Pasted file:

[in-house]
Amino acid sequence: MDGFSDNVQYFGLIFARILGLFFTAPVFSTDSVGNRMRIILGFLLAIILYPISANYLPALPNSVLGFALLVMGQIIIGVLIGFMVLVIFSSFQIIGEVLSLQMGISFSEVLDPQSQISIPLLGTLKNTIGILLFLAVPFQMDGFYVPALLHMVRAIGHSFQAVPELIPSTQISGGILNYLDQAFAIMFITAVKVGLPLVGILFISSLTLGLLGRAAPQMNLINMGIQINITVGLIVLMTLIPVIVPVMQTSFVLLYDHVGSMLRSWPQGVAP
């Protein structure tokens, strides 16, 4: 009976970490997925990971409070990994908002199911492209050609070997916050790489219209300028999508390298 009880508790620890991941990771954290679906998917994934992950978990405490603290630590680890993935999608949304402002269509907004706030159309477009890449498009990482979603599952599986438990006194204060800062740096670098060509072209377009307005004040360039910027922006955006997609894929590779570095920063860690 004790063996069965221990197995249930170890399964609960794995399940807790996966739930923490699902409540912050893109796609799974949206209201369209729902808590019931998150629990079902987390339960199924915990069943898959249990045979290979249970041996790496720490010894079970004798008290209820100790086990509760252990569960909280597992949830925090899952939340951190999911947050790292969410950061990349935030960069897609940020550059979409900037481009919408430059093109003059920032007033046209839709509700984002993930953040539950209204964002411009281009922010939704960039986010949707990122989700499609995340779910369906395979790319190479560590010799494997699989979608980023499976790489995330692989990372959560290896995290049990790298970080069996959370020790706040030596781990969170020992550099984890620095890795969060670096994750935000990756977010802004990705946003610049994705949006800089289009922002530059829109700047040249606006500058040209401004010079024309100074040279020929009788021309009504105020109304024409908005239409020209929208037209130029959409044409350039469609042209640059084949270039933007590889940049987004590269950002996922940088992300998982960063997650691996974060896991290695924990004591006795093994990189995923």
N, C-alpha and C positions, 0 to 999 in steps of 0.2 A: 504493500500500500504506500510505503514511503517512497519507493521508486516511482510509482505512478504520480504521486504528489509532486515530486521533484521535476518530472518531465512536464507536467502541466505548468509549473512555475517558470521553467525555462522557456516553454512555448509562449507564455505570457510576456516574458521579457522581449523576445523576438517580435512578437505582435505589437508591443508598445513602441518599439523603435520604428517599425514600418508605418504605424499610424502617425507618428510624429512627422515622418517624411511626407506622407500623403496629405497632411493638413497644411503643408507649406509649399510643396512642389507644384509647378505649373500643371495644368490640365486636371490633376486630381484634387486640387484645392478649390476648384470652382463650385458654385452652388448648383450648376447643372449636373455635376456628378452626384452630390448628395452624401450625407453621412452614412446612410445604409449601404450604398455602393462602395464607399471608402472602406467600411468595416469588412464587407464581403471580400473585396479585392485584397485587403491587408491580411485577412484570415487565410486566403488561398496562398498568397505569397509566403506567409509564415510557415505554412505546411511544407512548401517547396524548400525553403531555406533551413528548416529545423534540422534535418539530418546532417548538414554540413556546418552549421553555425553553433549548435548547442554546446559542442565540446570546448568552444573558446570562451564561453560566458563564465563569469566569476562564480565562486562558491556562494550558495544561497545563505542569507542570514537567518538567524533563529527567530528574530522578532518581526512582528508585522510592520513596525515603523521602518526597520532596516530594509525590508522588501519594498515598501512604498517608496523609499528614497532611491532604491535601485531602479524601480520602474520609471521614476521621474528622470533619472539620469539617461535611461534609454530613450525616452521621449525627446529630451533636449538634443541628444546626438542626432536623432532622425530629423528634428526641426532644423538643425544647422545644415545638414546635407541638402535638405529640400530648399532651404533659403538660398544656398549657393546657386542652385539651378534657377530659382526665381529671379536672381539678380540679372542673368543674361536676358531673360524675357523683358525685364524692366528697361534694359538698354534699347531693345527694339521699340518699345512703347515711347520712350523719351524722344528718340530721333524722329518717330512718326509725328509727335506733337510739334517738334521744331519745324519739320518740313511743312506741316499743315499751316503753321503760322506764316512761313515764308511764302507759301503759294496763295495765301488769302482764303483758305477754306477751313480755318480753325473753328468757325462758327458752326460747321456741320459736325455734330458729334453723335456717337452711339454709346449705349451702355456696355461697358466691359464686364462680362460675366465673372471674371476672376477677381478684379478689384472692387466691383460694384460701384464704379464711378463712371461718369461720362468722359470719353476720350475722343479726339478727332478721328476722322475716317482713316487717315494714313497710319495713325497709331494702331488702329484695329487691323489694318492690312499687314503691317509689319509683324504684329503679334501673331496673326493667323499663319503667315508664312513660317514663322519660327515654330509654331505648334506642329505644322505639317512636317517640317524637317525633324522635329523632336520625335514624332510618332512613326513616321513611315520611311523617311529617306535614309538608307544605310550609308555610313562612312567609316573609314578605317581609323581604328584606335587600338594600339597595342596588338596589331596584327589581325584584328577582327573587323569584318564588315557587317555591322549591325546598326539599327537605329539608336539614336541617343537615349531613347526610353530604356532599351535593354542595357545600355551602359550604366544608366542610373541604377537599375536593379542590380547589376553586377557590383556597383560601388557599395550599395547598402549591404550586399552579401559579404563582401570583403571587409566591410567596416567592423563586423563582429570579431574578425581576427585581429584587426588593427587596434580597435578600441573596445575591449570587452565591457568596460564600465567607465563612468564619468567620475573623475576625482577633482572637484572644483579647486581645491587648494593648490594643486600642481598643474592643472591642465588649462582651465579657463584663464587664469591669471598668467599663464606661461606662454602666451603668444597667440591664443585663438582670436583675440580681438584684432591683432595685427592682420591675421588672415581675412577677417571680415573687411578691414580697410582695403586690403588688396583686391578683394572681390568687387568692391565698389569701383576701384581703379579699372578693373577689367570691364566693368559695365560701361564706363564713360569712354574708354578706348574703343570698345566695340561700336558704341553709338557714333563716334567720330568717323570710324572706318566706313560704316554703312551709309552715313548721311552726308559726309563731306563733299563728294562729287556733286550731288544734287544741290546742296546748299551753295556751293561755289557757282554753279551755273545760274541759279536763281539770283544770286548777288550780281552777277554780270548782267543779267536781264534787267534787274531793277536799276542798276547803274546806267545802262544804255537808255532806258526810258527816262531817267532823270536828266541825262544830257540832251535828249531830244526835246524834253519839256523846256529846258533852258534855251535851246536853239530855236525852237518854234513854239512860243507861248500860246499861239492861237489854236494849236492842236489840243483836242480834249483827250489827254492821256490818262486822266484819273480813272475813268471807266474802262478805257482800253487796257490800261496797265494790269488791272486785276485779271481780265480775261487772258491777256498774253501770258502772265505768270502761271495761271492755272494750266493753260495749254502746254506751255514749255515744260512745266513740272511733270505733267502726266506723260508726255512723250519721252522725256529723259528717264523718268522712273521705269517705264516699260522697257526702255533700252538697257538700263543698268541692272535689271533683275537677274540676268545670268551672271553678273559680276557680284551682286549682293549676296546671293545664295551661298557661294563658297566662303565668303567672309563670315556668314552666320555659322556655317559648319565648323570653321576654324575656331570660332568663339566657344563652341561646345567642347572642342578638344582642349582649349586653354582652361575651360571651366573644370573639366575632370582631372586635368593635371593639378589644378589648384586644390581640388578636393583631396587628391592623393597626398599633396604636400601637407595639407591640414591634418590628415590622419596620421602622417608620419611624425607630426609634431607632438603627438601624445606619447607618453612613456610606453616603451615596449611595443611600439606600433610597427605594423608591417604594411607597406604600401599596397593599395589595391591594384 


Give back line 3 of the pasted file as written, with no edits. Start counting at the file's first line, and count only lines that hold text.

């Protein structure tokens, strides 16, 4: 009976970490997925990971409070990994908002199911492209050609070997916050790489219209300028999508390298 009880508790620890991941990771954290679906998917994934992950978990405490603290630590680890993935999608949304402002269509907004706030159309477009890449498009990482979603599952599986438990006194204060800062740096670098060509072209377009307005004040360039910027922006955006997609894929590779570095920063860690 004790063996069965221990197995249930170890399964609960794995399940807790996966739930923490699902409540912050893109796609799974949206209201369209729902808590019931998150629990079902987390339960199924915990069943898959249990045979290979249970041996790496720490010894079970004798008290209820100790086990509760252990569960909280597992949830925090899952939340951190999911947050790292969410950061990349935030960069897609940020550059979409900037481009919408430059093109003059920032007033046209839709509700984002993930953040539950209204964002411009281009922010939704960039986010949707990122989700499609995340779910369906395979790319190479560590010799494997699989979608980023499976790489995330692989990372959560290896995290049990790298970080069996959370020790706040030596781990969170020992550099984890620095890795969060670096994750935000990756977010802004990705946003610049994705949006800089289009922002530059829109700047040249606006500058040209401004010079024309100074040279020929009788021309009504105020109304024409908005239409020209929208037209130029959409044409350039469609042209640059084949270039933007590889940049987004590269950002996922940088992300998982960063997650691996974060896991290695924990004591006795093994990189995923």